The advantage of having solar/battery storage options is that the system provides benefit to the organization continually – offsetting the Utility power (cost of which is increasing) used by the building all year long, as opposed to a diesel, or gas-powered generator which is a stranded asset until it is used on the important but rare occasions when it’s are required. It is also important to remember that generators require regular expert maintenance and use non-renewable energy to operate. A number of our clients have inquired about natural gas-powered generators; however, in some areas, PG&E also turned off the gas supply during the PSPS.
Even if you are not able to install renewables as part of your project, we always recommend our client install the infrastructure where possible to allow the future installation of a microgrid. At its simplest, this could be a spare breaker or conduit, but to add this later is significantly more expensive.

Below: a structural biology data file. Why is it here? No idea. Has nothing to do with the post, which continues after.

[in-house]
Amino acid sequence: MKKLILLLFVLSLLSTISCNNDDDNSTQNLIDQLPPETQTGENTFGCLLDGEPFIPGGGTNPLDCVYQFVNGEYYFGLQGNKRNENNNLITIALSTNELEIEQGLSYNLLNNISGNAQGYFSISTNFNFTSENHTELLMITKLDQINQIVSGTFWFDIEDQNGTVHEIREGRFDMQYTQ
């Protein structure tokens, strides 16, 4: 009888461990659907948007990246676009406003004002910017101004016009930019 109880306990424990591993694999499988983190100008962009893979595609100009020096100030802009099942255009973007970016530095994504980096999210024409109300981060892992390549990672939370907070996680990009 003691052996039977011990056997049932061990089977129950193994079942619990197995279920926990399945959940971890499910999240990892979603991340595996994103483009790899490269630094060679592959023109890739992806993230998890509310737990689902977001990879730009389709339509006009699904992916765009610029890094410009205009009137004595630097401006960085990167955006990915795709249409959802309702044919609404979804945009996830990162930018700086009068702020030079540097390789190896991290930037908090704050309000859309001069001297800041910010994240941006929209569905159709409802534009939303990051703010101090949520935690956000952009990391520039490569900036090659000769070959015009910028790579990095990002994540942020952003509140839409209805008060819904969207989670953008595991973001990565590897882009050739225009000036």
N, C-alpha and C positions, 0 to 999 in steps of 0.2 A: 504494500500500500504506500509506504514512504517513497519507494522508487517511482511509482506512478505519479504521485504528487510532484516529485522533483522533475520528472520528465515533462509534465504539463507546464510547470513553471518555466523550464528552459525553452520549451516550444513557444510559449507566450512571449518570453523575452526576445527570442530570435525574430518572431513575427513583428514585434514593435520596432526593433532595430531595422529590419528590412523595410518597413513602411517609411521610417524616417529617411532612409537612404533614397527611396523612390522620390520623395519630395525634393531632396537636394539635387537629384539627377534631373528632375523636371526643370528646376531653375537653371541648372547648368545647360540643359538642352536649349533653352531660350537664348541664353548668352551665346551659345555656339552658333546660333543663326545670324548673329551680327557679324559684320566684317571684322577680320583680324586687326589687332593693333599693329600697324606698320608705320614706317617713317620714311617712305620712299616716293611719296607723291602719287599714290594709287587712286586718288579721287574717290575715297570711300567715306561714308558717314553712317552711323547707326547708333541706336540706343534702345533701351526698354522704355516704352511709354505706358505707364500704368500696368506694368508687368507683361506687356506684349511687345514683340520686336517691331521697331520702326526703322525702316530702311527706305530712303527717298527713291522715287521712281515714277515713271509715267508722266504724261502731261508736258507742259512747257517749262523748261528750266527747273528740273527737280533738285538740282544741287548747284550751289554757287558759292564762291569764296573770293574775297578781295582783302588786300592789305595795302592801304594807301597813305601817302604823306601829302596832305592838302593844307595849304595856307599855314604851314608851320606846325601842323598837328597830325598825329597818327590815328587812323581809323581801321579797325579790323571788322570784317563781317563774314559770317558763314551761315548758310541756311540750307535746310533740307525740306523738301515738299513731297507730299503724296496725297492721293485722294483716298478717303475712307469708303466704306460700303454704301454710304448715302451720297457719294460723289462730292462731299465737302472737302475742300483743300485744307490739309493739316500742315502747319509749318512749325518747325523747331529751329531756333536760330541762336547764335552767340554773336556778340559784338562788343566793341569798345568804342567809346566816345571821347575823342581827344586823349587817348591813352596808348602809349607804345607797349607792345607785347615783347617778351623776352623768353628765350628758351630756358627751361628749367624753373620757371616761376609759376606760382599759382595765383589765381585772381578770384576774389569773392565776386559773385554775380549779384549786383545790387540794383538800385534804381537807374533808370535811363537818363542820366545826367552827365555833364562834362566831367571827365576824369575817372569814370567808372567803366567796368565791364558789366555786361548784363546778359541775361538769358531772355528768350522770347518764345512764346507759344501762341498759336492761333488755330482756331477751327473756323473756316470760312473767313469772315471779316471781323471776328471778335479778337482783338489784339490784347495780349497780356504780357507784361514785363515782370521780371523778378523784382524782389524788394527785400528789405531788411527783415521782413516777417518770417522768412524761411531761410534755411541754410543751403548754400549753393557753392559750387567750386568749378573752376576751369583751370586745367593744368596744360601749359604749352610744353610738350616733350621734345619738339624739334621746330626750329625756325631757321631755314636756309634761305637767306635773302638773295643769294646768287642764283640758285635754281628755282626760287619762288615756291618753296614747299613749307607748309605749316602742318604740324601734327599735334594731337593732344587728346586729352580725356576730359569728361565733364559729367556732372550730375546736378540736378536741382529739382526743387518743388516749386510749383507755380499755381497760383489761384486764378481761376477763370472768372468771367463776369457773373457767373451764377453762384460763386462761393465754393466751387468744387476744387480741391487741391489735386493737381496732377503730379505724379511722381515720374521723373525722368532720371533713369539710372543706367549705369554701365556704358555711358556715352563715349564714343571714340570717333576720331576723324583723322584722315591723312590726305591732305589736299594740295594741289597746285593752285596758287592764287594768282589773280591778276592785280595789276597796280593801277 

There are many grants available at state and local level, so always good to start investigating, as some can offset the full cost of storage for certain types of projects.
If I have a generator, do I need to do anything to get it ready for power outages?
Maintenance is critical. Generators should be regularly tested. In essential facilities, the testing is mandated in accordance with NFPA 110, but in non-essential facilities, the same maintenance regimen should be applied. While robust, tried, and tested, emergency generators have many components in systems that need to work together for them to operate. Furthermore, generators have ongoing operating costs and only provide value when running in an emergency situation, unlike solar storage systems, which provide ongoing value.
Building owners should check to make sure other loads have not been added to the generator without establishing that the generator can support these loads. An overloaded generator may immediately shut down.